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U.S. Report: Emergency Services Prepare For Hurricane Bonnie

  • Julie Moffett



Washington, 27 August 1998 (RFE/RL) -- While residents along America's eastern coast braced for Hurricane Bonnie Wednesday, the U.S. Federal Emergency Management Agency (FEMA) had actually been at work behind the scenes for several days preparing for the impact of the storm.

FEMA was created in 1979 and is the U.S. government agency responsible for the nation's emergency management system. Its charter mission is to: "reduce loss of life and property and protect the nation's critical infrastructure from all types of hazards through a comprehensive, risk-based, emergency management program of mitigation, preparedness, response and recovery."

According to information posted on the agency's web site, FEMA prepares for emergencies and disasters, responds to and recovers from them, rebuilds, and determine future effects. The agency employees about 2,400 people full-time and has over 7,000 temporary disaster assistance employees who are ready to be called upon at a moment's notice.

In the case of Hurricane Bonnie -- a storm which is more than 320 kilometers wide with sustained winds of about 185 kilometers per hour -- the agency took several preventative and protective steps in coordination with state and local emergencies teams.

On Sunday, August 23, FEMA activated a 24-hour operation center in the southern city of Atlanta, Georgia to monitor the path of Hurricane Bonnie.

When it looked certain Bonnie was heading toward the U.S., advance emergency response teams were quickly deployed to several cities up and down the east coast.

By Wednesday morning, FEMA helped coordinate the opening of 81 storm shelters across the southern state of North Carolina which were already housing about 8,600 people who were urged to evacuate their homes. In South Carolina, 46 shelters were opened, protecting nearly 8,000 people.

Also by Wednesday, the American Red Cross and the Salvation Army had 18 mobile feeding units in place in North Carolina and four in South Carolina. Thirty-three more such vehicles were standing-by outside the storm area.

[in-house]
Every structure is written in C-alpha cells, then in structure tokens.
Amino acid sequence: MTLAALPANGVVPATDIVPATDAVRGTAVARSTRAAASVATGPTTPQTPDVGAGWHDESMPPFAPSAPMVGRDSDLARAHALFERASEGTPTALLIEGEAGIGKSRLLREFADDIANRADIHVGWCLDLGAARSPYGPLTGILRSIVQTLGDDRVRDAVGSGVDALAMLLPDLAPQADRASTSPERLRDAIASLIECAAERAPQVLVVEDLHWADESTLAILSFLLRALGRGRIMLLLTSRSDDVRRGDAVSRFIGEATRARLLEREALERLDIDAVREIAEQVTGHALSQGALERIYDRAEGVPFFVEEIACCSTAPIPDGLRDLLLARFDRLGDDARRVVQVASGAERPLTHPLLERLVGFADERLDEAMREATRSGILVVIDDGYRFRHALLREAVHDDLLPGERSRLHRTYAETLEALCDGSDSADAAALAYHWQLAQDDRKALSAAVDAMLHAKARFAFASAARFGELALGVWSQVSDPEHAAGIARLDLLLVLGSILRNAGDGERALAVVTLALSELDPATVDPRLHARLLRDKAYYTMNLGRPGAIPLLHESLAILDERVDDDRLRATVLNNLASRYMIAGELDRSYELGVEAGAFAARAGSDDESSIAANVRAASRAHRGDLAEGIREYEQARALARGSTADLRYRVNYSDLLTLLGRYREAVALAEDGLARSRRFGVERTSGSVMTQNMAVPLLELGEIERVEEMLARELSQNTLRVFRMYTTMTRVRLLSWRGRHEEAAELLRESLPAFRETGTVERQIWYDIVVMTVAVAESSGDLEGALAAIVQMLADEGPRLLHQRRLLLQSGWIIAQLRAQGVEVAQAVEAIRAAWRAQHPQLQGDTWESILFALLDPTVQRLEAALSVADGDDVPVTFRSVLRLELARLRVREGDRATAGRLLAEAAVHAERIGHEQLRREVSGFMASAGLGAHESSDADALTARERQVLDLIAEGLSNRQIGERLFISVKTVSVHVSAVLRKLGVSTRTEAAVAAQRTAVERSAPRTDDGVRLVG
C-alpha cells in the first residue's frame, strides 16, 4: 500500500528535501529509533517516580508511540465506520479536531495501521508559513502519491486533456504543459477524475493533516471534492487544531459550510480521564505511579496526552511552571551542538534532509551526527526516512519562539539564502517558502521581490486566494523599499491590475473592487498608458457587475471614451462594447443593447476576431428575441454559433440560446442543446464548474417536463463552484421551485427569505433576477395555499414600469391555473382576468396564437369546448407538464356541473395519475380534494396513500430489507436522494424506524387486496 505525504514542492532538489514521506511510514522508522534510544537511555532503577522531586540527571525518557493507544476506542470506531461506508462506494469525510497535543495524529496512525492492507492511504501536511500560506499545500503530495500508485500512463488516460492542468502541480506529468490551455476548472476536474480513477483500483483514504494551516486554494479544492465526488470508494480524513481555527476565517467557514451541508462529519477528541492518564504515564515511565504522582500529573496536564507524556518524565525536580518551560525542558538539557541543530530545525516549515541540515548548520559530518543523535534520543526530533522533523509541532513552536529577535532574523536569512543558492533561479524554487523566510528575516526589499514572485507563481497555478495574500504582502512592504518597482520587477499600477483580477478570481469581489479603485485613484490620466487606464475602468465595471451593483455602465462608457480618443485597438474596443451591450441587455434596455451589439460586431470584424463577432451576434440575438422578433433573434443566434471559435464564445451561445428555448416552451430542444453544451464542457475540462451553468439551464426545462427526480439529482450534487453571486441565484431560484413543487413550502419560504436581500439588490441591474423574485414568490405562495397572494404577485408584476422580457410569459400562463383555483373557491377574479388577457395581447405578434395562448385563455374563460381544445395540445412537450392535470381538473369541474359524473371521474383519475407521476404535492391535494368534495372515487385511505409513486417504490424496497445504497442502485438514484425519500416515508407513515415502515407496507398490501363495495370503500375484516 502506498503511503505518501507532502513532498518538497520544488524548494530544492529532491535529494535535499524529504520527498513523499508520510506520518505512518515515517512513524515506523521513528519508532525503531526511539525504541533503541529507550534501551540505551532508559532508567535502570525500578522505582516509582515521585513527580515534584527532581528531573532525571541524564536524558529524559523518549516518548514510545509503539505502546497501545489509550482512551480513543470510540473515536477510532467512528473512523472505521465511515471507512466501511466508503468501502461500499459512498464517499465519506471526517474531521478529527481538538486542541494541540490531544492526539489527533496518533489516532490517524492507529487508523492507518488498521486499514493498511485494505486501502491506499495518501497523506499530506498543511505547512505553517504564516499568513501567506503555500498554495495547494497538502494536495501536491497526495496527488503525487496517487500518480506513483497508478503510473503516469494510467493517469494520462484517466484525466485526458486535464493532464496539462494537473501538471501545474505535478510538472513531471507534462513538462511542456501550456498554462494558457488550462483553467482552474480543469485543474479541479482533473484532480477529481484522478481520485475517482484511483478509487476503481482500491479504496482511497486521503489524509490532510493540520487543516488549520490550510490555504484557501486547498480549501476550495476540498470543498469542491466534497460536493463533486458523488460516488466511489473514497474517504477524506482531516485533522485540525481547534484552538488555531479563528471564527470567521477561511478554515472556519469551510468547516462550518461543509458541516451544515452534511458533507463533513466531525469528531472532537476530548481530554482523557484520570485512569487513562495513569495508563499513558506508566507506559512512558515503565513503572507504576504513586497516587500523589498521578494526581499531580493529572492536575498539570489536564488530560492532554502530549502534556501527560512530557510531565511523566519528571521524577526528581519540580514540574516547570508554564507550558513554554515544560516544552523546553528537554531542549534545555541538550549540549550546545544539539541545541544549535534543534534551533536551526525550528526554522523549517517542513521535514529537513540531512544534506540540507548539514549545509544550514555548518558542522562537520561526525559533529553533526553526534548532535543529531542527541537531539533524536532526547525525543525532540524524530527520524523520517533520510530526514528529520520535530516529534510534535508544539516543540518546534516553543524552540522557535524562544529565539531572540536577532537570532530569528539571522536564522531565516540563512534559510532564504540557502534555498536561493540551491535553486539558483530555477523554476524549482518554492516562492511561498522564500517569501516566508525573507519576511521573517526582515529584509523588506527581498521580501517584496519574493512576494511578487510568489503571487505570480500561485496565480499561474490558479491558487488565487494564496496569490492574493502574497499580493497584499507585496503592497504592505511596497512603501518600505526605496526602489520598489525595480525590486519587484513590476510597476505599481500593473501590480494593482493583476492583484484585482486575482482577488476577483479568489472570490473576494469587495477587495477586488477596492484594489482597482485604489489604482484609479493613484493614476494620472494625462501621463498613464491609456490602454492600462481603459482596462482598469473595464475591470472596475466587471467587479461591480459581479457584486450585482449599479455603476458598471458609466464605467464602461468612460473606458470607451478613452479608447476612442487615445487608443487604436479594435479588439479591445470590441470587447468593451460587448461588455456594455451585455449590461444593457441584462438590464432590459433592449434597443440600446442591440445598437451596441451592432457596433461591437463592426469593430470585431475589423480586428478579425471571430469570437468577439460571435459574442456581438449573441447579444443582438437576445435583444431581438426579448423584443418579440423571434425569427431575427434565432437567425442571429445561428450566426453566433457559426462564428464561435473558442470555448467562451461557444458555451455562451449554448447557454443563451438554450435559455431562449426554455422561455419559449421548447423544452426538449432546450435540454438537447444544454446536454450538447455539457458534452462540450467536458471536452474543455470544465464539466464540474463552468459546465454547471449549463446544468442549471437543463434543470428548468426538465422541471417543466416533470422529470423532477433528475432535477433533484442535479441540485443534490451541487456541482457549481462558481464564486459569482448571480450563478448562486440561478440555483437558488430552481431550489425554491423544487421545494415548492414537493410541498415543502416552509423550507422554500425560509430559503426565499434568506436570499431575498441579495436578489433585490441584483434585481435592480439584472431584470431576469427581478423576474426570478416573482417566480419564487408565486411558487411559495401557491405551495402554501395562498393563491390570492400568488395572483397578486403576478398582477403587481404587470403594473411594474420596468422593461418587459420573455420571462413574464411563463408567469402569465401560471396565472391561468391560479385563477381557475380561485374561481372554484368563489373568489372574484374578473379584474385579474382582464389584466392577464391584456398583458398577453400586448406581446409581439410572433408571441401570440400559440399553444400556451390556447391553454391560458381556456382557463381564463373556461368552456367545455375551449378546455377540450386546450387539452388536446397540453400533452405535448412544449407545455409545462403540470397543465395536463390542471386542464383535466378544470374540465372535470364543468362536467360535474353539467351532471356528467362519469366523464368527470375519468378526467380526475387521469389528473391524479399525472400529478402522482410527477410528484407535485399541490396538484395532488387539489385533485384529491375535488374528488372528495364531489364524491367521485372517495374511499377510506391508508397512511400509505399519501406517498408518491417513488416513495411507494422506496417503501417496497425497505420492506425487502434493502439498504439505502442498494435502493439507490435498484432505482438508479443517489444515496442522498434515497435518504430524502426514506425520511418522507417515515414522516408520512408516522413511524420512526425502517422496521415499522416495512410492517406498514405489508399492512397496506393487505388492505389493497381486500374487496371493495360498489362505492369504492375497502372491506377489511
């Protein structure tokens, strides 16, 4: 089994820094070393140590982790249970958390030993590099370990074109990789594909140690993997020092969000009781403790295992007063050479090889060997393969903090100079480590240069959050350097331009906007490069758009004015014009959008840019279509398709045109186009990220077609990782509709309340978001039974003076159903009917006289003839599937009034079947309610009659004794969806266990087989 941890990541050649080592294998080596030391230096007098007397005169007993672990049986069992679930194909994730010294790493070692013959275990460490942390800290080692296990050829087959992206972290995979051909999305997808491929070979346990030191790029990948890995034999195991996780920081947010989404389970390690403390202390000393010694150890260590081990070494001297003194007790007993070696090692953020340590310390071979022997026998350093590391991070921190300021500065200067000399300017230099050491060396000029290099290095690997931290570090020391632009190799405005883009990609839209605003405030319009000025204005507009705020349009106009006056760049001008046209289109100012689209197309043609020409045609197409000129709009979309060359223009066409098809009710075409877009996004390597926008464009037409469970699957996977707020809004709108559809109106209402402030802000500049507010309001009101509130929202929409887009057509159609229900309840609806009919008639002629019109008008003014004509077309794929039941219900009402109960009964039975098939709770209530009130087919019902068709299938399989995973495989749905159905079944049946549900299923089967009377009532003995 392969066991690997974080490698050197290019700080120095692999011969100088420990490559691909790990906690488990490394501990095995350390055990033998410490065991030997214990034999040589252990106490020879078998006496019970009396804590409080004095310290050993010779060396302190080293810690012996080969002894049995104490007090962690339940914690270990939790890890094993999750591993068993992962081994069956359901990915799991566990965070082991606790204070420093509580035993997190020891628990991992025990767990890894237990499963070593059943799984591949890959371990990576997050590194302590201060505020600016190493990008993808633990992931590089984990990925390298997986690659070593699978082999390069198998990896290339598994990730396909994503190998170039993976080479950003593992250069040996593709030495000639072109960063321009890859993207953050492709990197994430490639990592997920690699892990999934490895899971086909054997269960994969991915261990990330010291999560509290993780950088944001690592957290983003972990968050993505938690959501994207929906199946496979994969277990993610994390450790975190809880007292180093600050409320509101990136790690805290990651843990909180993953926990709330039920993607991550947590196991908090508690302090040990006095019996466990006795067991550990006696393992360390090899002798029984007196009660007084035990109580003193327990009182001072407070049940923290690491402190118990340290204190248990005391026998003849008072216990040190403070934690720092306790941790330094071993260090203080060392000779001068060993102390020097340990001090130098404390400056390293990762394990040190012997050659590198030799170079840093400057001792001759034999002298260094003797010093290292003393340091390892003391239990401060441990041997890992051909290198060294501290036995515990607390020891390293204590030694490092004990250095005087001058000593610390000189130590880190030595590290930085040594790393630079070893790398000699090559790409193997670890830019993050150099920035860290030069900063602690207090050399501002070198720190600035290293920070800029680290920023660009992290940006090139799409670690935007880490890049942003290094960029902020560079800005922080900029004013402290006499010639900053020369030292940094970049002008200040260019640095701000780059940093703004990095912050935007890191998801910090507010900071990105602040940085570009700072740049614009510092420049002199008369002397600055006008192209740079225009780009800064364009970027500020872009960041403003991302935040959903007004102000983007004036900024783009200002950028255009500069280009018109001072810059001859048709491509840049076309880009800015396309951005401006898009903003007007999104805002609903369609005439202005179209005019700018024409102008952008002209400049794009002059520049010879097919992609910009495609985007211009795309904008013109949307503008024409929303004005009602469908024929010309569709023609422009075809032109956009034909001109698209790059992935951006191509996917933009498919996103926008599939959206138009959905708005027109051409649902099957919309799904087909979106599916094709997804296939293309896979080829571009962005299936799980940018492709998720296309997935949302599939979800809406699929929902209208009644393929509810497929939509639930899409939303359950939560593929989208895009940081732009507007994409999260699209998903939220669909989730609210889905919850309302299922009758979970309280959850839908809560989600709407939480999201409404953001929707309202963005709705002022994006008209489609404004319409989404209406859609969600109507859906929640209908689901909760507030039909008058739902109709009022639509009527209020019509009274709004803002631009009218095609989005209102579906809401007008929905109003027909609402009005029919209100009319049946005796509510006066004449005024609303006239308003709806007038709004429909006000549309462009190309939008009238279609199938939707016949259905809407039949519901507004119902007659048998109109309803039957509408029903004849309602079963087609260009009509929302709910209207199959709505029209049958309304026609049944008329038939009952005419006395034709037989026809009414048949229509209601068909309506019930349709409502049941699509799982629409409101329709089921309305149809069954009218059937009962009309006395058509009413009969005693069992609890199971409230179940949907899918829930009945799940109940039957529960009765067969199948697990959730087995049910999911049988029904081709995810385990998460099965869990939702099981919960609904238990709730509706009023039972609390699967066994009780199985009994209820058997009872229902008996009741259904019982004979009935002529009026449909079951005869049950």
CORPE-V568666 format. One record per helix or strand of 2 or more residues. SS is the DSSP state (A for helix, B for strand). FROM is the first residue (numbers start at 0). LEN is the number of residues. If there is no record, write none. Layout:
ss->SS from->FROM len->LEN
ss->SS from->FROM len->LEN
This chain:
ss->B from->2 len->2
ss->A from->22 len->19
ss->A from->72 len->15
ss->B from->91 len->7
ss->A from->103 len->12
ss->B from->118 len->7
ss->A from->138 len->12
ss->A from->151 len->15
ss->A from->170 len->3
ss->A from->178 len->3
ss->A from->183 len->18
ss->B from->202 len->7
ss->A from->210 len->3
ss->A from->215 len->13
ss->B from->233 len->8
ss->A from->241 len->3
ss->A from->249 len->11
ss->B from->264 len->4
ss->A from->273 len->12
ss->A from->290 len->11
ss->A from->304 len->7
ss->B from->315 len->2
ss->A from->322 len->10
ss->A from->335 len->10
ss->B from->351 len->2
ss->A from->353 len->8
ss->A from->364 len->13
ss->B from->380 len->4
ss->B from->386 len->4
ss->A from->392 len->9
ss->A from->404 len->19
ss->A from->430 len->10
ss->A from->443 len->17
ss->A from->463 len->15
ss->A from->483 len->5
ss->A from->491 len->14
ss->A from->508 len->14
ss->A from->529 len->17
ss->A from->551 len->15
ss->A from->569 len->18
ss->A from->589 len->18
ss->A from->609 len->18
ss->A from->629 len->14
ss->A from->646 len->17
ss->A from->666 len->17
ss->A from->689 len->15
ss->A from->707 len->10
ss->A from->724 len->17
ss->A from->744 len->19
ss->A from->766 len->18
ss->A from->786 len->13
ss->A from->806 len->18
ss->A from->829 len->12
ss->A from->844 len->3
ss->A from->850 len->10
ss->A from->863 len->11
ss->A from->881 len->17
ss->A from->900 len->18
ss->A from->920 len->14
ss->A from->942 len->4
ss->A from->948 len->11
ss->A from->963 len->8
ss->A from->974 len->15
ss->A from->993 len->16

In addition, FEMA helped coordinate the deployment of the U.S. Mobile Emergency Response Systems organization which provides communications and other support for federal ground operations in disaster areas. The agency also cooperated with the U.S. Department of Energy to prepare personnel for immediate deployment to certain areas if help is needed to quickly restore power.

Other federal steps taken to prepare for the hurricane include the U.S. Health and Human Services putting two disaster medical assistance teams on alert, the U.S. Environmental Protection Administration deploying six people to North Carolina, Virginia and South Carolina to monitor toxic sites that might be affected by the storm, and the activation of two of FEMA's Urban Search and Rescue Task Forces.

Val Bunting, Director of Emergency Information and Media Affairs at FEMA, told RFE/RL that the organization is "definitely ready" for Hurricane Bonnie.

Says Bunting: "We know the number of personnel we are going to have to send into various areas, and we kind of know where the most damage may occur once the storm has passed. We will then be getting people and resources into that area."

She adds that her organization's number one goal is to prevent the loss of life. As a result, she says FEMA works very hard on helping local and state authorities evacuate people from danger areas and ensure the environment is safe for residents to return.
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